Tuesday, June 12, 2012

SAS tips: converting the data between SAS data sets and Excel

Converting SAS data sets to Excel Book

 In clinical trials, the database may be stored in SAS data set format. Sometimes, there is a need to convert multiple SAS data sets into an excel book. The following program can be easily modified to serve this purpose. With the small macro using Proc Export, SAS data sets can be converted into Excel book with multiple tabs (each tab is corresponding to a SAS data set). 

libname aa "c:\Data\CRF Data\Final Data\";

%macro export(dst=);

            OUTFILE= "c:\Data\CRF Data\Final Data\excel\ExcelData.xls"

            LABEL DBMS=xls REPLACE;  



In the macro above, the keyword 'LABEL' is important. With 'LABEL', the SAS variable label will be used as the column header. Without 'LABEL', the SAS variable name will be used as the column header. The keyword 'LABEL' must be placed before the keyword 'DBMS' in order to be effective.
DBMS=xls indicates that the output data file will be an excel book (no version number is needed). other options for DBMS are csv,  dlm, tab, jmp. Check SAS manual for detail. 

If you run into an error due to the Excel version issue, you may try to use xlsx engine.

%macro export(dst=);

            OUTFILE= "c:\Data\CRF Data\Final Data\excel\ExcelData.xlsx"

            LABEL DBMS=xlsx REPLACE; 


Converting Excel Book to SAS data sets

The opposite way is to convert the Excel book (with multiple table) into different SAS data sets. The program below can be modified to fulfill this task.

libname aa "c:\temp\";

%macro import(dst=);
PROC IMPORT DATAFILE= "C:\Dengc\ExcelData.xls"  OUT= aa.&dst
            DBMS=xls REPLACE;

%import(dst= tertiary);

In the macro above, GETNAMES=YES indicates that the first row from excel spreadsheet will be used as the SAS variable name.

Other References:

Wednesday, June 06, 2012

Switching from non-inferiority to superiority - is multiplicity adjustment needed?

For a non-inferiority trial, after the non-inferiority is shown, one will typically try to show the non-inferiority. People may argue that the multiplicity adjustment arise in this situation. This can be seen in a presentation of "Branching tests in clinical trials with multiple objectives" by Alex Dmitrienko and Brian Wiens. In their presentation, the multiplicity adjustment is considered for switching from non-inferiority test to superiority test as part of the gatekeeping methods.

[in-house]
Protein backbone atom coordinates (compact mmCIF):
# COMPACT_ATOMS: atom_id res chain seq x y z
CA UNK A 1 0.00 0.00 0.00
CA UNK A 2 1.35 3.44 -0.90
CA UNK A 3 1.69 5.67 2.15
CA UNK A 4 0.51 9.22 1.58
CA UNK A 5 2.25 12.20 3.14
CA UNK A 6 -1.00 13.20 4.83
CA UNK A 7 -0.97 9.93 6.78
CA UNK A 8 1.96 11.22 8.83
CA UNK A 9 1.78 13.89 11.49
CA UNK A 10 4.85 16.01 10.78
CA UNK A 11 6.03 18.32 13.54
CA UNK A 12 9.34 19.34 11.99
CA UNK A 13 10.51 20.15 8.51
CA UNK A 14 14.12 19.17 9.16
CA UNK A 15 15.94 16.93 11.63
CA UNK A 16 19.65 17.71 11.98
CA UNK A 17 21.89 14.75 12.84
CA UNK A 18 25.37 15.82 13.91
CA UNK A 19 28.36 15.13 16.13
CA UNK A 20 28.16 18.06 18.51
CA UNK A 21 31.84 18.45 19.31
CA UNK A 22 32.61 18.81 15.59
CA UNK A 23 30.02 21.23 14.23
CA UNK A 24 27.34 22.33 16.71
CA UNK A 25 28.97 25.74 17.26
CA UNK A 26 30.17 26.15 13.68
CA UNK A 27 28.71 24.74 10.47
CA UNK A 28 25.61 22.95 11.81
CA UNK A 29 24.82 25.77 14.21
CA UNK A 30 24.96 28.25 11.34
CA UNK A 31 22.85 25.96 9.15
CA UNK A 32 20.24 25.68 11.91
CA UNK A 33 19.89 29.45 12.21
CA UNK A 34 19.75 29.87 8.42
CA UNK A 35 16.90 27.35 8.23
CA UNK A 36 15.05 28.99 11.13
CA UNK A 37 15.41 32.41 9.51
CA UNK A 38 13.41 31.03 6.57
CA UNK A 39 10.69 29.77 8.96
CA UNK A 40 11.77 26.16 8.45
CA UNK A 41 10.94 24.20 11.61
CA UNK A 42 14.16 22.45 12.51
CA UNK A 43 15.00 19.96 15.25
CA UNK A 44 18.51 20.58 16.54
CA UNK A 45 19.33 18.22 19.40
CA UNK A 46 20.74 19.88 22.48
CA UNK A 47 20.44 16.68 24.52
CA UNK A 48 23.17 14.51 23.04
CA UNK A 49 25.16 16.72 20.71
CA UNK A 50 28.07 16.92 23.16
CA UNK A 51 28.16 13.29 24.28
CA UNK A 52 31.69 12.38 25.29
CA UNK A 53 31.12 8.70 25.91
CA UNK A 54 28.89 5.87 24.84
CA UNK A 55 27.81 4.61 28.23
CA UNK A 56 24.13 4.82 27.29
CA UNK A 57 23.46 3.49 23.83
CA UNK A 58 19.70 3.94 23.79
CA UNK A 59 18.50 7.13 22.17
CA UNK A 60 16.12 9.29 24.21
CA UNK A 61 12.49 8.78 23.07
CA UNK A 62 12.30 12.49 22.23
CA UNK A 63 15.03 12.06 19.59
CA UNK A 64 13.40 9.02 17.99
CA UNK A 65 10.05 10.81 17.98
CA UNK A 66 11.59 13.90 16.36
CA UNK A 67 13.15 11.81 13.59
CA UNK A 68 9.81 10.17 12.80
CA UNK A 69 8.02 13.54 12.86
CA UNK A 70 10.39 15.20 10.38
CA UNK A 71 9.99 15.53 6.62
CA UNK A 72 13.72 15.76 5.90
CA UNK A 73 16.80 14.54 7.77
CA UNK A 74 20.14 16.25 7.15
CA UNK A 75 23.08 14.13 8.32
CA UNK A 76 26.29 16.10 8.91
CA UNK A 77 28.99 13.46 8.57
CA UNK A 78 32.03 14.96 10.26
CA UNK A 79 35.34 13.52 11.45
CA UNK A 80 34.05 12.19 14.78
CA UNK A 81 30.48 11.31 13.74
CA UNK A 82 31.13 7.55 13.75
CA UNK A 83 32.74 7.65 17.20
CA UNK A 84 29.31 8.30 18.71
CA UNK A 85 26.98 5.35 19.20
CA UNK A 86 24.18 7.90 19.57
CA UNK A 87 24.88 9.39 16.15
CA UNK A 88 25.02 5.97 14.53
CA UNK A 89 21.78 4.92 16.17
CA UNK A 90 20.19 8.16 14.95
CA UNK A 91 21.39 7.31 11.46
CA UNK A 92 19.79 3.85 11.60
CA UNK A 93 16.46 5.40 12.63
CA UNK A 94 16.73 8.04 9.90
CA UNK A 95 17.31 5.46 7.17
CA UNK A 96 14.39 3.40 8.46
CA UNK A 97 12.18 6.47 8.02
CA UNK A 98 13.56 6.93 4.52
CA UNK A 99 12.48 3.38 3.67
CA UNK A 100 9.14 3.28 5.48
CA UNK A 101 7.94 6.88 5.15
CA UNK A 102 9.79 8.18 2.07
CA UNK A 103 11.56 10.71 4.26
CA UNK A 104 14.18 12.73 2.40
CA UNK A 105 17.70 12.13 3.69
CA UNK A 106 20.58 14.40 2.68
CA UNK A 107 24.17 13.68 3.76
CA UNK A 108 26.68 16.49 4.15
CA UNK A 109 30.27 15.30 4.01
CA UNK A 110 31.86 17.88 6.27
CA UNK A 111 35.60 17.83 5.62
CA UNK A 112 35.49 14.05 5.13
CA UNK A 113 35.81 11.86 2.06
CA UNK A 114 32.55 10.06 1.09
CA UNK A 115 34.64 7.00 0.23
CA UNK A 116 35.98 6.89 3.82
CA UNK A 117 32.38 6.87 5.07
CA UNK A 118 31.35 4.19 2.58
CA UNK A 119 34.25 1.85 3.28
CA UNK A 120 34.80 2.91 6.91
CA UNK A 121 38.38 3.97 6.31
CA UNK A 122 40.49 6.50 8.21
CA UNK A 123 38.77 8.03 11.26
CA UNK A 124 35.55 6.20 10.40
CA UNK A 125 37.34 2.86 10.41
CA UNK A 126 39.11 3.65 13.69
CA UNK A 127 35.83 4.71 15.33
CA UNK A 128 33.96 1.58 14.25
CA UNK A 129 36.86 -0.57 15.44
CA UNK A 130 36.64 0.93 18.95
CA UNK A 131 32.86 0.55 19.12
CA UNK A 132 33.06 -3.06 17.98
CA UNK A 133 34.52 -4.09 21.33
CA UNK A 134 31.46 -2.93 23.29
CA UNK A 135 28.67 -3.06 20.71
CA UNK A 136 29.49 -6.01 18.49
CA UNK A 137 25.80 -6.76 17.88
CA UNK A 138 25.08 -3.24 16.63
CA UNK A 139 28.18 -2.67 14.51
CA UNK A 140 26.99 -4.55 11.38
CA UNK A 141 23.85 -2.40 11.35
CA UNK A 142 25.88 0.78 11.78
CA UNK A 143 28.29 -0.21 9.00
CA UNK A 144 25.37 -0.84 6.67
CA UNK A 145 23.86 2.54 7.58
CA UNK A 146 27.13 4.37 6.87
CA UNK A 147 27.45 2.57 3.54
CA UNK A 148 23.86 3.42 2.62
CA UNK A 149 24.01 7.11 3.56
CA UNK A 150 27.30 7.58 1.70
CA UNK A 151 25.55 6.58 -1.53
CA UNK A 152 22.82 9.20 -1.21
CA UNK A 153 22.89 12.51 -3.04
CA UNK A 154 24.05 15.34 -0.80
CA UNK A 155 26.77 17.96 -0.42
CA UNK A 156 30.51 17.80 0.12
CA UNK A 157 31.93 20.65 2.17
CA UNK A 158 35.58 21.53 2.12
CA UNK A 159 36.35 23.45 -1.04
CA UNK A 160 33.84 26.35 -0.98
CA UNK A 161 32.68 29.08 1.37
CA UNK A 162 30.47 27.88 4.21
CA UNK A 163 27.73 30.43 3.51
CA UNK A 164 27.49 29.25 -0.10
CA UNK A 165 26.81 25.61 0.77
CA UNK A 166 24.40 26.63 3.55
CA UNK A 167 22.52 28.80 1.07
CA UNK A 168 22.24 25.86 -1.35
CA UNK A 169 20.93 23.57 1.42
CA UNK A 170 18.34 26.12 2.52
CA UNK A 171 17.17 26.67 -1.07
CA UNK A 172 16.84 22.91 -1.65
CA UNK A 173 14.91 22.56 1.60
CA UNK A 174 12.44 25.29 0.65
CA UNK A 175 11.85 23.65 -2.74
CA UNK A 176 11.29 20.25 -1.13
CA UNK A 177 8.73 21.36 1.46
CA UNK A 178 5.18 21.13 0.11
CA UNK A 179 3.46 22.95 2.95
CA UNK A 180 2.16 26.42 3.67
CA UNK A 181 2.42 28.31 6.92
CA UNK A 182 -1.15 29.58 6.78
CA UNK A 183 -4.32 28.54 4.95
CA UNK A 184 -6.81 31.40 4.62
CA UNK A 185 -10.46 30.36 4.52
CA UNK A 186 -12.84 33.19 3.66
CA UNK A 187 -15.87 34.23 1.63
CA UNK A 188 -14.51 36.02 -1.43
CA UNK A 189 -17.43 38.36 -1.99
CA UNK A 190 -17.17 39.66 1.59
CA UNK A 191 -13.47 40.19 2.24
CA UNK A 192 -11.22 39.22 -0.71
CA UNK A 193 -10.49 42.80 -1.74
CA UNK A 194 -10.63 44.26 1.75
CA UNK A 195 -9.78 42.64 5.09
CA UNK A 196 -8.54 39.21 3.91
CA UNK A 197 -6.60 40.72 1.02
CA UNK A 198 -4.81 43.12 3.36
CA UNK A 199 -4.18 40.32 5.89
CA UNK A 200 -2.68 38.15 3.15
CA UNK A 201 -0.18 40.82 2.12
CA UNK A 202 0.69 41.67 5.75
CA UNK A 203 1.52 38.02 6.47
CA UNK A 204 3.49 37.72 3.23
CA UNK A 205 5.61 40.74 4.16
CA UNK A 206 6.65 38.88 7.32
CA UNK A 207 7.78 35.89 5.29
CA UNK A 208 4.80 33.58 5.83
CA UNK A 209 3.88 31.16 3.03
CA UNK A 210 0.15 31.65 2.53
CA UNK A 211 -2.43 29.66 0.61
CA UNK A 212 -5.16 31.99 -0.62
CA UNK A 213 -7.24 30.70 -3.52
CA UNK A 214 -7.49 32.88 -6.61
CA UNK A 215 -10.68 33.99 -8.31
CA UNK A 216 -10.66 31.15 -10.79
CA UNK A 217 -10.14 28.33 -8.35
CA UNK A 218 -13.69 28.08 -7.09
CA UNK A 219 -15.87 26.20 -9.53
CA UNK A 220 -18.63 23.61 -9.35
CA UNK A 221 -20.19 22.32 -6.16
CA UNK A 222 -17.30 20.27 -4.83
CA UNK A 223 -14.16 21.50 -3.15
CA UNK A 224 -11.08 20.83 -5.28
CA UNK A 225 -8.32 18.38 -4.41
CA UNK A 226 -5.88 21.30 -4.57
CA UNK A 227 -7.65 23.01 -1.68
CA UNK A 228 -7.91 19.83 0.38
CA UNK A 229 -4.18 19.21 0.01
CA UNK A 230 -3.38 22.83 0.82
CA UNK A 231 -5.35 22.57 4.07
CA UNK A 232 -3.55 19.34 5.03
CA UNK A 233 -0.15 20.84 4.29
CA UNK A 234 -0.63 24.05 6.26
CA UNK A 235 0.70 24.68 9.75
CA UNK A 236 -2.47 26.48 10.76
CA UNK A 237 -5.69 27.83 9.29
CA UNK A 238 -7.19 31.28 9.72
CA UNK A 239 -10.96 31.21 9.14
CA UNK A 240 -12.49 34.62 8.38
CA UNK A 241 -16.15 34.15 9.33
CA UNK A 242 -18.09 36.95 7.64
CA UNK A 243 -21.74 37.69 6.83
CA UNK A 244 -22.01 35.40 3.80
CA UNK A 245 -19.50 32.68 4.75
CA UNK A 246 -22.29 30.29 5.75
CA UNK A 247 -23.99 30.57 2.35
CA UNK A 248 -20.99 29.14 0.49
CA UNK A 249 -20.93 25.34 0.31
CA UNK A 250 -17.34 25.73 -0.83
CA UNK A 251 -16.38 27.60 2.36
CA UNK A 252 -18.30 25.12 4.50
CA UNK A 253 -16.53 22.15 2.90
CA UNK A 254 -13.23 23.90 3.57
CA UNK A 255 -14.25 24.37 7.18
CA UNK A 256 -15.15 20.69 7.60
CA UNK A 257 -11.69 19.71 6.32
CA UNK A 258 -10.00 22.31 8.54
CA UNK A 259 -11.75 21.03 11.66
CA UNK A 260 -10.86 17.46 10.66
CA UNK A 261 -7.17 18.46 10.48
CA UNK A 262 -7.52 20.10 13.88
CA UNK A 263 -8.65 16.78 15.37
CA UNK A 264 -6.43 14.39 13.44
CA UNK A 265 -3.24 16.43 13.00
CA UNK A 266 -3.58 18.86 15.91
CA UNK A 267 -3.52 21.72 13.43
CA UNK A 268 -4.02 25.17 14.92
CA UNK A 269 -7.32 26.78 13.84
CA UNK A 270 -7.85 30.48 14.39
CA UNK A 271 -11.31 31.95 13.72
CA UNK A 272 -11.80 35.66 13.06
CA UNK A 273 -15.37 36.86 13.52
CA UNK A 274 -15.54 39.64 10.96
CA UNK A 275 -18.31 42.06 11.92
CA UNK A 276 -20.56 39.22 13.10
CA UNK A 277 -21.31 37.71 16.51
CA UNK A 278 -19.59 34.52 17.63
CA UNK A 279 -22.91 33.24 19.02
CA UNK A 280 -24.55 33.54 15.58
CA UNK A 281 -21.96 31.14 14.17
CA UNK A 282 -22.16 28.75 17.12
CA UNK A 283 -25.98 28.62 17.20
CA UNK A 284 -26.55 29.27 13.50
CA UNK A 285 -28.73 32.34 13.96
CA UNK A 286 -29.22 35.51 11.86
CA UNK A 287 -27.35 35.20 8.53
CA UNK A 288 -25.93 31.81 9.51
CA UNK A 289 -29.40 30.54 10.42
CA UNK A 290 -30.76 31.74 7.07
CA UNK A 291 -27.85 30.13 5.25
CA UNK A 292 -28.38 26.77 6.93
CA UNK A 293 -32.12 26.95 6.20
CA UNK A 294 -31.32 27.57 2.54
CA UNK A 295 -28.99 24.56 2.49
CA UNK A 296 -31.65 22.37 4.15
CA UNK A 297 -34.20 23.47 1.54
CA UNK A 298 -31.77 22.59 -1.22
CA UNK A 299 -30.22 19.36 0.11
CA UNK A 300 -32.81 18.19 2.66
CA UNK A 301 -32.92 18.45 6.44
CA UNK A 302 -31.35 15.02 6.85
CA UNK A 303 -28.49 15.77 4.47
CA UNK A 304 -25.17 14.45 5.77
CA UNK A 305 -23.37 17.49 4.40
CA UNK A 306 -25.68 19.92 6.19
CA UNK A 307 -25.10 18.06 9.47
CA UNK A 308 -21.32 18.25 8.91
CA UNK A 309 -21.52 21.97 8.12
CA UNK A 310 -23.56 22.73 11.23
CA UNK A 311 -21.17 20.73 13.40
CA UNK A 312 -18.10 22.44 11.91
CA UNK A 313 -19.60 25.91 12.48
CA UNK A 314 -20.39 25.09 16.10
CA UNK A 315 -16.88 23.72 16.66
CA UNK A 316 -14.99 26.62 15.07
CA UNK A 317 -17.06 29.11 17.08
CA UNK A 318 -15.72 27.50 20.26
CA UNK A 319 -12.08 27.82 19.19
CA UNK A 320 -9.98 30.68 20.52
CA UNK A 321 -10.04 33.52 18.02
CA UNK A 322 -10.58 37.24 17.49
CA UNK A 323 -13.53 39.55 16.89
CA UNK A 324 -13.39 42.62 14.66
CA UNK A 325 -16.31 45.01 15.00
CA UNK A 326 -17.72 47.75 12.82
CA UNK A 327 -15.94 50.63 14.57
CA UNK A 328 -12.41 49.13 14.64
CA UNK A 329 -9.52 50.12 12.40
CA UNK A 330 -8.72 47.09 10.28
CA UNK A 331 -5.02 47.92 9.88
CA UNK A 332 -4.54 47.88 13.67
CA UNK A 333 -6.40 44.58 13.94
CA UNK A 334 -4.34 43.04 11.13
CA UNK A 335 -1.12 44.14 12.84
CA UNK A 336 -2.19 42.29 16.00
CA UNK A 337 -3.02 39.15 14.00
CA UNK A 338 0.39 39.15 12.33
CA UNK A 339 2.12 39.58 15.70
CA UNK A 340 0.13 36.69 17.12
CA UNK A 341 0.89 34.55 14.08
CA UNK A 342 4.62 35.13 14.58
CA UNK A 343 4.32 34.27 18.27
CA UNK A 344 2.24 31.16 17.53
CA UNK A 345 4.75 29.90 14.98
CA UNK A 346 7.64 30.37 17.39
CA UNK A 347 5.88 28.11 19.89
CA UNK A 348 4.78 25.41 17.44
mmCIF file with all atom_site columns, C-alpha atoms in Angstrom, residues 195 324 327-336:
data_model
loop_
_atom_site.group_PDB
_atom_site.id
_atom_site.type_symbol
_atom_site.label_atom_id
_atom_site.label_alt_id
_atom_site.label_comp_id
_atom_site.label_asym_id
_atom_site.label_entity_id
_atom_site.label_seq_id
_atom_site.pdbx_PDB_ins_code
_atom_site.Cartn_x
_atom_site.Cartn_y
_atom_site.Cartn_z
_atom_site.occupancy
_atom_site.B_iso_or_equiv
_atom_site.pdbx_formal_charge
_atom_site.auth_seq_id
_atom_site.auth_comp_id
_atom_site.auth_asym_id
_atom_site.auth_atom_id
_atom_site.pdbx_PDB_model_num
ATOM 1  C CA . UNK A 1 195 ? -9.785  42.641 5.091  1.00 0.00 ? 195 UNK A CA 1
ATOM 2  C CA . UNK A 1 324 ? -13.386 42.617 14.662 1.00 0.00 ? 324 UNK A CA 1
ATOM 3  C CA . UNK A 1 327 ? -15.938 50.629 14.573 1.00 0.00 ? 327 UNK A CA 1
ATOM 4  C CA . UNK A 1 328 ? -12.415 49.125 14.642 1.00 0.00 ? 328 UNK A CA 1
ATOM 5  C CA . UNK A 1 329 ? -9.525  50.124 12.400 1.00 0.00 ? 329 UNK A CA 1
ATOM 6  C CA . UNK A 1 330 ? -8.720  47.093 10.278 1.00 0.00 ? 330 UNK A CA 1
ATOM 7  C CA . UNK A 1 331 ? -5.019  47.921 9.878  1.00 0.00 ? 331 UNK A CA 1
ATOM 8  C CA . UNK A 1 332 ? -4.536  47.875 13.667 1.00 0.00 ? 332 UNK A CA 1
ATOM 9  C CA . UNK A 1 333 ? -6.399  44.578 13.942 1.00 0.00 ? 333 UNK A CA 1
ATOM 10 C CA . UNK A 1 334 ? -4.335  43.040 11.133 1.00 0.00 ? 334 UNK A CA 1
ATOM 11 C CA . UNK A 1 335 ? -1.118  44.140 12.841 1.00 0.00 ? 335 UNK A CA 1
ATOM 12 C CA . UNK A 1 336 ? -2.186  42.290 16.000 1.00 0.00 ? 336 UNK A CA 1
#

However, the regulatory guidelines clearly stated that no multiplicity adjustment is needed when interpreting a non-inferiority trial as a superiority trial. In EMA's guidance "Point to consider on switching between superiority and non-inferiority", the following statement is stated:
"if the 95% confidence interval for the treatment effect no only lies entirely above -delta but also above zero then there is evidence of superiority in terms of statistical significance at the 5% level (p<0.05). In this case it is acceptable to calculate the p-value associated with a test of superiority and to evaluate whether this is sufficiently small to reject convincingly the hypothesis of no difference. There is no multiplicity argument that affects this interpretation because, in statistical terms, it corresponds to a simple closed test procedure. Usually this demonstration of a benefit is sufficient on its own, provided the safety profiles of the new agent and the comparator are similar...."
In FDA's guidance "Non-inferiority clinical trials", similar statements are included:
"In some cases, a study planned as an NI study may show superiority to the active control. ICH E-9 and FDA policy has been that such a superiority finding arising in an NI study can be interpreted without adjustment for multiplicity. Showing superiority to an active control is very persuasive with respect to the effectiveness of the test drug, because demonstrating superiority to an active drug is much more difficult than showing superiority to placebo. Similarly, a finding of less than superiority, but with a 95% CI upper bound for C-T considerably smaller than M2, is also statistically persuasive."
 The multiplicity adjustment is now everywhere. It is good to know that there is no need to do the multiplicity adjustment in the situation of interpreting a non-inferiority study as a superiority.